Poland pilgrimage highlights St. Stanislaus anniversary

Twenty-one people – parishioners and others associated with St. Stanislaus Parish in Omaha – went to Poland, seeking to grow closer to God.

They didn’t journey by themselves on the pilgrimage, part of the parish’s centennial celebration.  The pilgrims brought with them, at least in spirit, parishioners back home, praying at shrines of Polish saints and other holy sites during the Aug. 27 – Sept. 6 trip.

Before they left, the pilgrims had sought intentions to pray for: loved ones, marriage blessings – and those who had died, including many people who helped build the parish into what it is today with their hard work, devotedness and prayers.

Those now deceased parishioners were remembered, along with the other intentions, at Masses in Poland offered by Father William Sanderson, pastor of St. Stanislaus and Holy Ghost parishes in Omaha.

The Masses were celebrated daily, at the shrines of Ss. Stanislaus, Maximilian Kolbe, Faustina, John Paul II, Our Lady of Czestochowa and at other holy sites, and even at hotels.

And back home, the parish continued to remember its generations of faithful parishioners at a 100th anniversary Mass Sept. 15, celebrated by Archbishop George J. Lucas.

“Do you have a sense of the throngs of St. Stanislaus parishioners with us?” he asked during his homily at the Mass.

“That’s more than our imagination,” he said, because they are present with the communion of saints at the Mass.

Generations of St. Stanislaus members celebrated baptisms, first holy Communions, confirmations and marriages at the church. They were unburdened of their sins in confession. And at the end of their lives, they were commended to the Lord there, Archbishop Lucas said.

“You know they are with us here really, and we rejoice.”


St. Stanislaus is one of the archdiocese’s few remaining ethnic parishes, Father Sanderson said. It’s annual Polish festival draws thousands to its grounds each year for Polish food, music, dancing and more.

With 350 families, the parish is more of an ethnic mixture now. It has an active St. Vincent de Paul conference that helps many people in south Omaha.

This year’s pilgrimage was one of several centennial events. They culminated with the anniversary Mass and a dinner that followed at the Polish Home in Papillion.

Parishioner Nancy Gentleman Schlesiger was one of the 21 pilgrims on the trip. She said she had the chance to connect with her Polish ancestors by meeting with her late mother’s relatives and by having a Mass said for her mother, Catherine Ann (Kawa) Gentleman, one of the group’s special intentions.

“It was amazing, spiritual, strengthening for my soul,” Schlesiger said of the pilgrimage.

She had been to Poland four other times, but this trip was special, she said. “It was important to do this with people from my parish and my pastor.”

It was a chance to spend time away from her obligations back home to pray and reflect, she said, especially after the death of her mother in January.

Tom Jodlowski also had been to Poland before. This was his ninth trip there, but this time the focus was spiritual, not just sight-seeing, he said.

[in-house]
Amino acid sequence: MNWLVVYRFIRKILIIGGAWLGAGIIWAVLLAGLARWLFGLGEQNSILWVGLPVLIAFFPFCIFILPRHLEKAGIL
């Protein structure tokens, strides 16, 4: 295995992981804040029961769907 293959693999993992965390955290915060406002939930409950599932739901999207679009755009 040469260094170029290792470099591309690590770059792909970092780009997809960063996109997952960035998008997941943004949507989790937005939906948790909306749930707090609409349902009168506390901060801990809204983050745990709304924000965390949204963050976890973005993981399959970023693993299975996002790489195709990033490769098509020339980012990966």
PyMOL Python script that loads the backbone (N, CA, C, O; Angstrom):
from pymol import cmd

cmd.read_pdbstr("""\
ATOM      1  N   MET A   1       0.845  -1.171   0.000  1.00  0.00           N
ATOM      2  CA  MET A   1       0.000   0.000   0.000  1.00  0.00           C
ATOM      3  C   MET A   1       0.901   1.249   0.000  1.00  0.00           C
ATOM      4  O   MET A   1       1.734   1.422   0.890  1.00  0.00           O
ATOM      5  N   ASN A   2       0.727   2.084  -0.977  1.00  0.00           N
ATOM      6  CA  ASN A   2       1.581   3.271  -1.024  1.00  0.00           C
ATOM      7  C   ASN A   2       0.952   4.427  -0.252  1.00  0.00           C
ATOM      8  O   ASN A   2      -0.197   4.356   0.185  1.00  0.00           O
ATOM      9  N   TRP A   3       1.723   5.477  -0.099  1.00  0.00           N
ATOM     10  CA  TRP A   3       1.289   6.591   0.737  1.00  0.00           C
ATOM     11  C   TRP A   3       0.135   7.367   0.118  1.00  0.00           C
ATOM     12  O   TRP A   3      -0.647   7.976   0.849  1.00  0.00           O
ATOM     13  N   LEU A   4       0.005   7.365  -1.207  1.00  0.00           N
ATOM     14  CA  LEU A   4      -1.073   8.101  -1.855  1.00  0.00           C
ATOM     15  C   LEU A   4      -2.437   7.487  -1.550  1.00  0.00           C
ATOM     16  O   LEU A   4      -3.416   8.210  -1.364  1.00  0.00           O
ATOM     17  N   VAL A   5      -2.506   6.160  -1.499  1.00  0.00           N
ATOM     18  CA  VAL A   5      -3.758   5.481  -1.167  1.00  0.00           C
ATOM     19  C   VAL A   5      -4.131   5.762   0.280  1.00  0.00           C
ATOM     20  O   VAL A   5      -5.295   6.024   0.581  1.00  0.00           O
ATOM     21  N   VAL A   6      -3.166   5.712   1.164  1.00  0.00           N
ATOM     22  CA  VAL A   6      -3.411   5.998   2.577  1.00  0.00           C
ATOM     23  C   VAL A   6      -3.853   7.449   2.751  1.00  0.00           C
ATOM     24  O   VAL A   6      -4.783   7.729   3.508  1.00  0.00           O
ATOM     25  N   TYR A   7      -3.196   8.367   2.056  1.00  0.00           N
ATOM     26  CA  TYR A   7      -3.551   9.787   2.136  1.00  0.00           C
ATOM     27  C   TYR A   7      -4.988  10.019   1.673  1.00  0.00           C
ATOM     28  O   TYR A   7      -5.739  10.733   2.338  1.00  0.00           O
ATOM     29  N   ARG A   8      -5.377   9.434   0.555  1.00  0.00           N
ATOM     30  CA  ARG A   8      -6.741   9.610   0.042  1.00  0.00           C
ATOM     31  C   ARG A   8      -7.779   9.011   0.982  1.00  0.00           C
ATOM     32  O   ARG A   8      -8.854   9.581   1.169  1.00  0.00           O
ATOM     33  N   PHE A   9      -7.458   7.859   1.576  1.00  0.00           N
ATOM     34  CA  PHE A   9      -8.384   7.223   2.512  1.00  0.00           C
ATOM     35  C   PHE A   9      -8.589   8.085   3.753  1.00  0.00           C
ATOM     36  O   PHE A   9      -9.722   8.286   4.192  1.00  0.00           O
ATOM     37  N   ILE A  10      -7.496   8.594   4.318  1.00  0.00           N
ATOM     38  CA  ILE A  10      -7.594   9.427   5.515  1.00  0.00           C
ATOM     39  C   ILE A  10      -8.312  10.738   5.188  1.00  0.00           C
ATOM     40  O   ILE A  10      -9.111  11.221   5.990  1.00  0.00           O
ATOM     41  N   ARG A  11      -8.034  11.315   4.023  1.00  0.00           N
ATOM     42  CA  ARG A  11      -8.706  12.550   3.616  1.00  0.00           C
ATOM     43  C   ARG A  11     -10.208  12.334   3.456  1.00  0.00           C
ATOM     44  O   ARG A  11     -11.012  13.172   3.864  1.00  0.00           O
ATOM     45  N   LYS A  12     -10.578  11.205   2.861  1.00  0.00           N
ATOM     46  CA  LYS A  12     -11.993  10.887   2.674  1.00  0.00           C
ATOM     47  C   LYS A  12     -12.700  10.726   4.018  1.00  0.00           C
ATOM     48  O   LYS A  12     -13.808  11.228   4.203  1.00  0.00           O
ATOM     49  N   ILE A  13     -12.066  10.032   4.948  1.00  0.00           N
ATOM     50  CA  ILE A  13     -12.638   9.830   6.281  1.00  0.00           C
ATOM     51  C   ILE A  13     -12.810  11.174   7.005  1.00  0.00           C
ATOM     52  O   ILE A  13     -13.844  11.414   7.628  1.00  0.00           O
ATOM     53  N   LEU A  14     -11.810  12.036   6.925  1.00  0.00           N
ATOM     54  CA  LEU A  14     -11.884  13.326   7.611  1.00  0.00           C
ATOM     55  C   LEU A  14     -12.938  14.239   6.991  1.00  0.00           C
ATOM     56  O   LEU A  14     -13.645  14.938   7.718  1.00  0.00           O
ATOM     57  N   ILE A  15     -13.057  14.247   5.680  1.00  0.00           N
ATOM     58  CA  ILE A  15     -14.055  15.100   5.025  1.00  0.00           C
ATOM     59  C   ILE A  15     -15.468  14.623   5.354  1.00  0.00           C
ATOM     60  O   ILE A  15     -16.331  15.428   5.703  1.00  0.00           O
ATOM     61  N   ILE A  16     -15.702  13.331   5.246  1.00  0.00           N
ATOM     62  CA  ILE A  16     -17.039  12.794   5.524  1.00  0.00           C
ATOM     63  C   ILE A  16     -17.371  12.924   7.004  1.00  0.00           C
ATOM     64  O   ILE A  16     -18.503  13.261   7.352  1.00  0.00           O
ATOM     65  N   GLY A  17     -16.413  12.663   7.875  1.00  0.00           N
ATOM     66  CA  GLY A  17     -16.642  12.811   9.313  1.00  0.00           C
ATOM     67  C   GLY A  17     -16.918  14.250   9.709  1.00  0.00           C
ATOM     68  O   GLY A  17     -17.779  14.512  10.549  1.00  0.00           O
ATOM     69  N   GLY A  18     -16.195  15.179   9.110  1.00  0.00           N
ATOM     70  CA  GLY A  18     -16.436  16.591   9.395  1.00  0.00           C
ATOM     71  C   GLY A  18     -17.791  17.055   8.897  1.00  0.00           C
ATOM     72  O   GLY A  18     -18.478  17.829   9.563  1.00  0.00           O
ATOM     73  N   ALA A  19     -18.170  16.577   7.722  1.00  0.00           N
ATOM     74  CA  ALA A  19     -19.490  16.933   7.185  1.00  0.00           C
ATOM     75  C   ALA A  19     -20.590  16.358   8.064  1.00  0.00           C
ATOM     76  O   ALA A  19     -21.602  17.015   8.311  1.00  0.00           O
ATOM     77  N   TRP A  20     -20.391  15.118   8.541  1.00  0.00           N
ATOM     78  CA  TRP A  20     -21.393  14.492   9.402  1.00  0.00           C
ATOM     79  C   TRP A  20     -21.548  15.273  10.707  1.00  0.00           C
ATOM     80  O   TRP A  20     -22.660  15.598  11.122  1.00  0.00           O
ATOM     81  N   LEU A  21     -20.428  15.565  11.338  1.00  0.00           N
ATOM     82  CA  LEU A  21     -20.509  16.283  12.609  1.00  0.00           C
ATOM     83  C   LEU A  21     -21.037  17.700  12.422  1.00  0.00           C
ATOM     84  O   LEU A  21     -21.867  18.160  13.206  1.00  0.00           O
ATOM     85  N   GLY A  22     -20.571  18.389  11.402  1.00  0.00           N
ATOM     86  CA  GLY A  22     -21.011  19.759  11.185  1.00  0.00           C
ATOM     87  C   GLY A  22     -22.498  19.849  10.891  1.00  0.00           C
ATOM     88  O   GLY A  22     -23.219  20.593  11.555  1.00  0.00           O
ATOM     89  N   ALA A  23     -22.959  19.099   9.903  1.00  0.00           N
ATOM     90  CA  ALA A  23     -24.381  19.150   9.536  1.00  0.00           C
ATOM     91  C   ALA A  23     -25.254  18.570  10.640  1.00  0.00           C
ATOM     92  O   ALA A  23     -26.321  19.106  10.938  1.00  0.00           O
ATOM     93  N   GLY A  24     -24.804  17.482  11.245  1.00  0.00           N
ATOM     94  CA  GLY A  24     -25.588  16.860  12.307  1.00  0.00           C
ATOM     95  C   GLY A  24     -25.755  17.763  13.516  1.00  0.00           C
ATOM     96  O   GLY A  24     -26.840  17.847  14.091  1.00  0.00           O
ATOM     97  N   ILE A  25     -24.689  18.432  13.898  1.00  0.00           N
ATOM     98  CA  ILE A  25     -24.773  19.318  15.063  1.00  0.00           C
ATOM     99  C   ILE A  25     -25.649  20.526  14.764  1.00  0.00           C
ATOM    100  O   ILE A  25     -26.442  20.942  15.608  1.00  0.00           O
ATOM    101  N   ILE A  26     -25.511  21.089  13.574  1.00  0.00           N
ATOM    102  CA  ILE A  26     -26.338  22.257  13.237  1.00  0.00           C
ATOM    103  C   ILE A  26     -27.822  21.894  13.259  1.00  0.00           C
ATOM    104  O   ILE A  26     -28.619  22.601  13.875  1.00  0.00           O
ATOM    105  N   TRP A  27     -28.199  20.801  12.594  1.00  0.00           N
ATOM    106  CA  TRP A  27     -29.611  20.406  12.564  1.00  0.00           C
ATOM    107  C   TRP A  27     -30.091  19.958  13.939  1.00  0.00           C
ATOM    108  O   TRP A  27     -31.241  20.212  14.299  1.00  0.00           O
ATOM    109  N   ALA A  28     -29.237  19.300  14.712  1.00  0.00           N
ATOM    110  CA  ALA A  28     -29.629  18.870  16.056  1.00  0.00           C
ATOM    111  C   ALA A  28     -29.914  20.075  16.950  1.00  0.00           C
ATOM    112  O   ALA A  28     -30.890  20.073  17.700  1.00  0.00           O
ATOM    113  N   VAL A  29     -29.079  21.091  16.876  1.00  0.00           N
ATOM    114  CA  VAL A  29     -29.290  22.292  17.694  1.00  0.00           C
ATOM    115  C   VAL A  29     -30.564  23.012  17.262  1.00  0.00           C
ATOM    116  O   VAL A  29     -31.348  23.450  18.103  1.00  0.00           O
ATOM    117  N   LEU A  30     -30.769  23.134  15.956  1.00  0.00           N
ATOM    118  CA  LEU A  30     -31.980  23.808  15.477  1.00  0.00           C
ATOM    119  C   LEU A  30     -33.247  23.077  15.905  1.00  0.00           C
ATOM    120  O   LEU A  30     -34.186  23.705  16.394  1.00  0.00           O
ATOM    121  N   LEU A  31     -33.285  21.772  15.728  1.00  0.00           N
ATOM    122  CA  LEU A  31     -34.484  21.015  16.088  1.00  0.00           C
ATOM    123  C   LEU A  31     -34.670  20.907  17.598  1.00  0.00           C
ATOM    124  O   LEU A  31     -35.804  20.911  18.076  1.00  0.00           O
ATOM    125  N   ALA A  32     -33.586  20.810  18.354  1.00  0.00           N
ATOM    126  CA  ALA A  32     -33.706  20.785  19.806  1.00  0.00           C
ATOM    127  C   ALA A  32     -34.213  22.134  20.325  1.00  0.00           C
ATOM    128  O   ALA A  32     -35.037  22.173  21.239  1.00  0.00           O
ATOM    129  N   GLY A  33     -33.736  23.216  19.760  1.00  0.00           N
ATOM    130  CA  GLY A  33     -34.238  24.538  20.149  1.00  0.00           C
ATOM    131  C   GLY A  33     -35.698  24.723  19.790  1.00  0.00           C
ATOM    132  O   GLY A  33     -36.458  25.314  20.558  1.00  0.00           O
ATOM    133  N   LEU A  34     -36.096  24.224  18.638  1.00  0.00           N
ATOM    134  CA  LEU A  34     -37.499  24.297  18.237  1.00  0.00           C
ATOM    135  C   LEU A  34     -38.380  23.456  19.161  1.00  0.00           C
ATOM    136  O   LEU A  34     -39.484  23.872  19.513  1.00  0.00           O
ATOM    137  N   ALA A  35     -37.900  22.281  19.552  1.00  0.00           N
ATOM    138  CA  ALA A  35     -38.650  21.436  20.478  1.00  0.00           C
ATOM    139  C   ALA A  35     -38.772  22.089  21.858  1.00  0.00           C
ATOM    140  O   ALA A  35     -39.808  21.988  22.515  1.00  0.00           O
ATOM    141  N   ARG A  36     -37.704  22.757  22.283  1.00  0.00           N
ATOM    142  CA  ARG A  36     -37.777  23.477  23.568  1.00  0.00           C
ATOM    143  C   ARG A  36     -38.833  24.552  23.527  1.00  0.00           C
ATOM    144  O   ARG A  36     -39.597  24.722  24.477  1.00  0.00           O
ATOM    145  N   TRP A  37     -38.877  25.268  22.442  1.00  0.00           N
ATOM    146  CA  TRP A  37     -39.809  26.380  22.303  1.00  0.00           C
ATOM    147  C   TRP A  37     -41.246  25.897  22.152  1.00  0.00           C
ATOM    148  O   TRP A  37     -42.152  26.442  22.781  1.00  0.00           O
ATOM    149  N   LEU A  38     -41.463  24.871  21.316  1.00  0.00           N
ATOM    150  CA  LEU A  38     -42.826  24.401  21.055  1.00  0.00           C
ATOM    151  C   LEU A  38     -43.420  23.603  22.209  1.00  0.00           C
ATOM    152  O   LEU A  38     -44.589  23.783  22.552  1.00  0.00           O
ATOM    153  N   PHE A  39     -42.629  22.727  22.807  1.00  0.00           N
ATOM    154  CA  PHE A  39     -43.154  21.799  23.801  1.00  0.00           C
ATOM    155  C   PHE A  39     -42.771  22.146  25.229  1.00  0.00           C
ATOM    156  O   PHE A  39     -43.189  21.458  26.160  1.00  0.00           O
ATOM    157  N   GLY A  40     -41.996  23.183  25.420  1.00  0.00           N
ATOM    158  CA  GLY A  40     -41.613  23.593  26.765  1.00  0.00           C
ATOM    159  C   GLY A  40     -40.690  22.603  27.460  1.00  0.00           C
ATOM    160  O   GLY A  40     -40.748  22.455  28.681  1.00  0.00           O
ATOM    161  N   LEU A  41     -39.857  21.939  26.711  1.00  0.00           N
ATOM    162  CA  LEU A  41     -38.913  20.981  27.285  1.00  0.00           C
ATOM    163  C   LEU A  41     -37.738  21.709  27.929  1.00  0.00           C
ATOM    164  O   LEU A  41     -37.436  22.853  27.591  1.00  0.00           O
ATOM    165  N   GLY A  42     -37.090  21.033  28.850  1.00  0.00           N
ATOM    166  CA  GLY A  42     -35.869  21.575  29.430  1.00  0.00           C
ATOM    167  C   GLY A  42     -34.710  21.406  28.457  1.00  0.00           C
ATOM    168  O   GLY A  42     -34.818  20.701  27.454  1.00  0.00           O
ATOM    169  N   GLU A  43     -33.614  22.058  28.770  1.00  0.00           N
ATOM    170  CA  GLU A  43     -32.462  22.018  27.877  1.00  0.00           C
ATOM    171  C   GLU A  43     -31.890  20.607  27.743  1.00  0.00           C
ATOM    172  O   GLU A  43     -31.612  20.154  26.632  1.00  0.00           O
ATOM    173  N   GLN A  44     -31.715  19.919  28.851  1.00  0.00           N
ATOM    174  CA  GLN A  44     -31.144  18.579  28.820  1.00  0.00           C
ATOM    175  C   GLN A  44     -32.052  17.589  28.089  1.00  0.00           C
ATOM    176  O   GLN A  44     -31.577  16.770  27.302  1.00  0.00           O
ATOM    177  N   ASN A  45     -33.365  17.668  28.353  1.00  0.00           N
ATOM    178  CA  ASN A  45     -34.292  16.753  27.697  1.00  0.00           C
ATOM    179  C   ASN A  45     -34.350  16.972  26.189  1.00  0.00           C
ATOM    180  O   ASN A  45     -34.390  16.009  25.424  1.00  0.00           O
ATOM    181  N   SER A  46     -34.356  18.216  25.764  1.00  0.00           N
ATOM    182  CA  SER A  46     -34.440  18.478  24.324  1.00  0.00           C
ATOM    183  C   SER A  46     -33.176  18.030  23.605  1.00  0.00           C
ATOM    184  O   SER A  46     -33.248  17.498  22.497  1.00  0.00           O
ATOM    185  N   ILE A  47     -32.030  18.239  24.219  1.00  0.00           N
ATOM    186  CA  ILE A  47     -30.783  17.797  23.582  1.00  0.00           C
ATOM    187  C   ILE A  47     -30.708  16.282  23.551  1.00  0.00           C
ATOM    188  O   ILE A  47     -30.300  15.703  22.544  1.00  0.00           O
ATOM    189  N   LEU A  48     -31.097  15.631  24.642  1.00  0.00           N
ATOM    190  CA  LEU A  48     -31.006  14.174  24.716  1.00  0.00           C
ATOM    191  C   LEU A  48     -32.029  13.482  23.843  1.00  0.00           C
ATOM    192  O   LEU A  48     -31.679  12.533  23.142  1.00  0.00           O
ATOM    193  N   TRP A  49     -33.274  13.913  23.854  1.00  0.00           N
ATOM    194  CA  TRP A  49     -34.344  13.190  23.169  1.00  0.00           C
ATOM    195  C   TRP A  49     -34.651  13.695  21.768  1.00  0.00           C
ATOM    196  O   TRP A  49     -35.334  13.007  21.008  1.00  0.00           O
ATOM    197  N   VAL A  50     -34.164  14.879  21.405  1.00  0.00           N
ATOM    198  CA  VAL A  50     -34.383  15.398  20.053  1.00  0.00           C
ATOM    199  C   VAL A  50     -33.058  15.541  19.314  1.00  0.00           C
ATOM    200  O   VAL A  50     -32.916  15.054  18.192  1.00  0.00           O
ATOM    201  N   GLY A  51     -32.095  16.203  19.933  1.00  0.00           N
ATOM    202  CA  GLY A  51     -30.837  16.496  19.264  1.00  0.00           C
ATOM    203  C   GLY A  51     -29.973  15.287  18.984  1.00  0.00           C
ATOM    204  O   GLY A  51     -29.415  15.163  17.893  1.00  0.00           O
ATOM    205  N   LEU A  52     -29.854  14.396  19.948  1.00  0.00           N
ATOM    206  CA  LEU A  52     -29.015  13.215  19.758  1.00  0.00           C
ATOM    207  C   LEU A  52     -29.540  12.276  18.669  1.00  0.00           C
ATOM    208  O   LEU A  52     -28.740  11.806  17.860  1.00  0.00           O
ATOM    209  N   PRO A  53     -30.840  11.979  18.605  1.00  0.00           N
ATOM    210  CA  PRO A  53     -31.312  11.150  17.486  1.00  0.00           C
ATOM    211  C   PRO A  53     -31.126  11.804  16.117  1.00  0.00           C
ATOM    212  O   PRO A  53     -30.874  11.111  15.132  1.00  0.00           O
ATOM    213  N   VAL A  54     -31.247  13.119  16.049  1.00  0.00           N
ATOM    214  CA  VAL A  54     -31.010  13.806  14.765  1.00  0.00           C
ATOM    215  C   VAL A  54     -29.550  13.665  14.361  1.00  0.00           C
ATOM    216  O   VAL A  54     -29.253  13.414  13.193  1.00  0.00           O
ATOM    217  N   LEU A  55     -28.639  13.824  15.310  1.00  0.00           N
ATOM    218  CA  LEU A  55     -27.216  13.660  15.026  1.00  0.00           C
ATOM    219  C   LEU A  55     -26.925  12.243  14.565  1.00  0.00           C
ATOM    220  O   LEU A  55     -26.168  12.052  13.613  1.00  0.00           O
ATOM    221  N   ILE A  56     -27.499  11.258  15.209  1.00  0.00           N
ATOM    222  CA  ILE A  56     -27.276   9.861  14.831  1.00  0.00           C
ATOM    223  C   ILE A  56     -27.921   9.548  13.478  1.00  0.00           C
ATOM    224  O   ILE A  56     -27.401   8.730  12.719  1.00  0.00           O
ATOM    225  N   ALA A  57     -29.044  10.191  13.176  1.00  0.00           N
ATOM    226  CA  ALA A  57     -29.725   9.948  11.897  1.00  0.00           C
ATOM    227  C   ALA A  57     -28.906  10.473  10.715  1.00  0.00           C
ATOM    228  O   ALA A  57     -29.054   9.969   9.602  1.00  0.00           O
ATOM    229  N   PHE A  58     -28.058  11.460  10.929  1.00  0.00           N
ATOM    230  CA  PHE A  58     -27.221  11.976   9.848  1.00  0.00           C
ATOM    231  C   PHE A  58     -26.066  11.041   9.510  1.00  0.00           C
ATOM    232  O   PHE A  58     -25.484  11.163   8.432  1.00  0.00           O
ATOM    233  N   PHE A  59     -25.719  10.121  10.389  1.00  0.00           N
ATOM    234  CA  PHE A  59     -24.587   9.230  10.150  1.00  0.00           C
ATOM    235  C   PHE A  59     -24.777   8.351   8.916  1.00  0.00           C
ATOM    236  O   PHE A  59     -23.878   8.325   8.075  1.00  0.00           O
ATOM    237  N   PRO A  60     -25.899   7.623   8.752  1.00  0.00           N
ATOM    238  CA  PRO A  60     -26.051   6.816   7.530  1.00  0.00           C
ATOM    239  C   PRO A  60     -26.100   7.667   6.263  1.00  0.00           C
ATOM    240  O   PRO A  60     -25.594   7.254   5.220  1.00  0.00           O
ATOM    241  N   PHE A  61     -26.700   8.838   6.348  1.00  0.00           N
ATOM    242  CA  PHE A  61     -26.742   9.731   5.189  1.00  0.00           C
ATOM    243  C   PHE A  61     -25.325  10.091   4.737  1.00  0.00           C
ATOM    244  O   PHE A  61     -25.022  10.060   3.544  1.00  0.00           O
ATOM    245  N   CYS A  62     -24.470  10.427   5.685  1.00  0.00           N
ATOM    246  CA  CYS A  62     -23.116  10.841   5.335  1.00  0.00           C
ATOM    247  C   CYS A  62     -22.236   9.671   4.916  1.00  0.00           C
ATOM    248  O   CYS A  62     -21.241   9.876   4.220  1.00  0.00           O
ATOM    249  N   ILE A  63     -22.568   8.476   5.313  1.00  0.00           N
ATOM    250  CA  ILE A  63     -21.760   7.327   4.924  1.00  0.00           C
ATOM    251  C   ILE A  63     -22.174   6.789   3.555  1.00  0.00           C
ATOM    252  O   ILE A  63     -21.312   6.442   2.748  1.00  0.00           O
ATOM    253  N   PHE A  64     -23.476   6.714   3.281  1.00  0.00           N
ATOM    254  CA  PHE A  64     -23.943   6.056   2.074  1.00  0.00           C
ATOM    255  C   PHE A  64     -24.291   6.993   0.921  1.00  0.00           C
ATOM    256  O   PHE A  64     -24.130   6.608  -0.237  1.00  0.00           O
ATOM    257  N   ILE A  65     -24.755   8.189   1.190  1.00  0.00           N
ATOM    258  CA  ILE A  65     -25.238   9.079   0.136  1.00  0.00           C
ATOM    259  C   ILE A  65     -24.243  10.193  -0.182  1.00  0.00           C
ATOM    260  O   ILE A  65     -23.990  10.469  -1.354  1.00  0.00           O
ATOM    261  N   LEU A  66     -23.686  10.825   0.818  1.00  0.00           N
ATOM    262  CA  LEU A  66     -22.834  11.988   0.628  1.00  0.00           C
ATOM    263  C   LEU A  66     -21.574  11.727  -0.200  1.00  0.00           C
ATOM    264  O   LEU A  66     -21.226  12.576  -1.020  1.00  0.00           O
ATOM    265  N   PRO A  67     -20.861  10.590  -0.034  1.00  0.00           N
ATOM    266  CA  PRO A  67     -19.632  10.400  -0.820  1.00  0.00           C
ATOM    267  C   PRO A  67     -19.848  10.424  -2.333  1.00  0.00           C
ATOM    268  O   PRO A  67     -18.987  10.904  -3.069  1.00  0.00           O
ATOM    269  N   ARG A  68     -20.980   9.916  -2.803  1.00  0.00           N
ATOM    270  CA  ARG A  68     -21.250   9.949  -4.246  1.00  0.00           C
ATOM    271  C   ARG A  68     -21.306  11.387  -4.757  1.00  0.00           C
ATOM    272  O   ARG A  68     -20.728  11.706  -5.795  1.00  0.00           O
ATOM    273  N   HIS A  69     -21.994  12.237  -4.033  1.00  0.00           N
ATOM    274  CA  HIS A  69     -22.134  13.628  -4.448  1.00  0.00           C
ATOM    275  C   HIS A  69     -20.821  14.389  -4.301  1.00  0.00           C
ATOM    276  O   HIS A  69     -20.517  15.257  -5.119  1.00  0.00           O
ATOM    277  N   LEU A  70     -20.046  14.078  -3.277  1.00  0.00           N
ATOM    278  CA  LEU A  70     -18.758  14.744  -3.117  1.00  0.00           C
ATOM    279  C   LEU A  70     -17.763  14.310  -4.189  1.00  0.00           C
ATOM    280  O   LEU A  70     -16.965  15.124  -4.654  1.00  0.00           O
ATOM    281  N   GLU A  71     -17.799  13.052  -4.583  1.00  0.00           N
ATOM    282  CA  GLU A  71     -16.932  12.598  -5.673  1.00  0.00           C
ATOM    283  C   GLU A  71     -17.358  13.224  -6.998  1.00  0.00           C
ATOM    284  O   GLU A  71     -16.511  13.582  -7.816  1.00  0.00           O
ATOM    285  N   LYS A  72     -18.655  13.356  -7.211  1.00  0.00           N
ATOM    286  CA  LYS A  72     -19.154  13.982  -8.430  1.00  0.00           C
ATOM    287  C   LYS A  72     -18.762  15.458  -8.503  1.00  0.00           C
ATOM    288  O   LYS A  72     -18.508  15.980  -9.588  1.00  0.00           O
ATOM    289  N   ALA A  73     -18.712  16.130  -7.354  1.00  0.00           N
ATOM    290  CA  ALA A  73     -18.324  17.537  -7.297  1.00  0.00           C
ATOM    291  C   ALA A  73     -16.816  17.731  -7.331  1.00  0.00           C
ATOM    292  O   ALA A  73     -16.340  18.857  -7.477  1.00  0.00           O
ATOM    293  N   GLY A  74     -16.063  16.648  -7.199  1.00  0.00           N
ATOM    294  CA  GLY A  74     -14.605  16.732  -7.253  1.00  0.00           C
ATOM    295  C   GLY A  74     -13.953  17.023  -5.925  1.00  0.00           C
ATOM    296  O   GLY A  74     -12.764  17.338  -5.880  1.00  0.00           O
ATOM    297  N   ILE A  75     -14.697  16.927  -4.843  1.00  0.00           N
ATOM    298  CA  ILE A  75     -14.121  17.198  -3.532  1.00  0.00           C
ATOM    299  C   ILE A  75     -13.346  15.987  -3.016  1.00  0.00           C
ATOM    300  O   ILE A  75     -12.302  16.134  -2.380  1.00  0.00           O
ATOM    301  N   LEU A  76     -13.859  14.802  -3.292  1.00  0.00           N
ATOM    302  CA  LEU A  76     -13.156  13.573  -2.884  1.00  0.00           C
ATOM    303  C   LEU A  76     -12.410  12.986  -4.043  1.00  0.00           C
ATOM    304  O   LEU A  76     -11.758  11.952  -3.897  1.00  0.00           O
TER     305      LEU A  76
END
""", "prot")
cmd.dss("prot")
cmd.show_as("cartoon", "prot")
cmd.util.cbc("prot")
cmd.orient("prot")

The pilgrims visited the shrine of St. Stanislaus, the site where he was martyred. At the Saint John Paul II Centre, they saw the blood-stained cassock the pope had been wearing when he was shot and many other relics. In Wadowice, where he was born, they saw the font where he was baptized.


The pilgrims packed into a church with hundreds of others to venerate Our Lady of Czestochowa on her feast day, Aug. 26, and honored Mary elsewhere under another title beloved by the Polish, Our Lady of Kalwaria.

At the St. Maximilian shrine, Father Sanderson offered Mass in a chapel built by the saint. As it turned out, the Mass intention was for Jodlowski’s  deceased parents, Louis  and Bernice Jodlowski.

Having the Mass offered for his intention at the shrine of his favorite saint was a nice surprise, Jodlowski said.

The Our Lady of Czestochowa shrine was particularly moving for Schlesiger. “It was so powerful, praying the rosary and singing to our Blessed Mother,” she said.

Their fellow pilgrims also made the trip a blessing, Schlesiger and Jodlowski said.

“It was nice to be with people of like spiritual mind, who could share their faith life,” Jodlowski said.

And seeing the faith alive in Poland also was inspiring, especially in the young people, he said. At the shrines they saw natives who were willing to walk hundreds of miles on a pilgrimage, stay up all night in prayer and dress their best for Mass.

Schlesiger said the Polish have a “fighting spirit” and a deep love for the Blessed Mother, who in turn has protected them.

Father Sanderson said he enjoyed the beauty of Polish churches, particularly a church dedicated to Our Lady of Fatima (whom St. John Paul II credited for saving him from assassination) in Zakopane. He said he was amazed at the “absolutely incredible workmanship” that went into the church, with its “intrinsic carvings” and “magnificent windows.”

In Wadowice, at St. John Paul II’s home parish, the church had frescoes depicting Bible scenes themed according to the pope’s encyclical “Veritas Splendor.”

That grandeur contrasted sharply with the sobering sites connected to the holocaust of World War II, including the Auschwitz and Birkenau concentration camps and a museum on the Warsaw uprising.

“Heart-wrenching,” is how Father Sanderson described those stops. “We had the sacred and the profane mixed together.”

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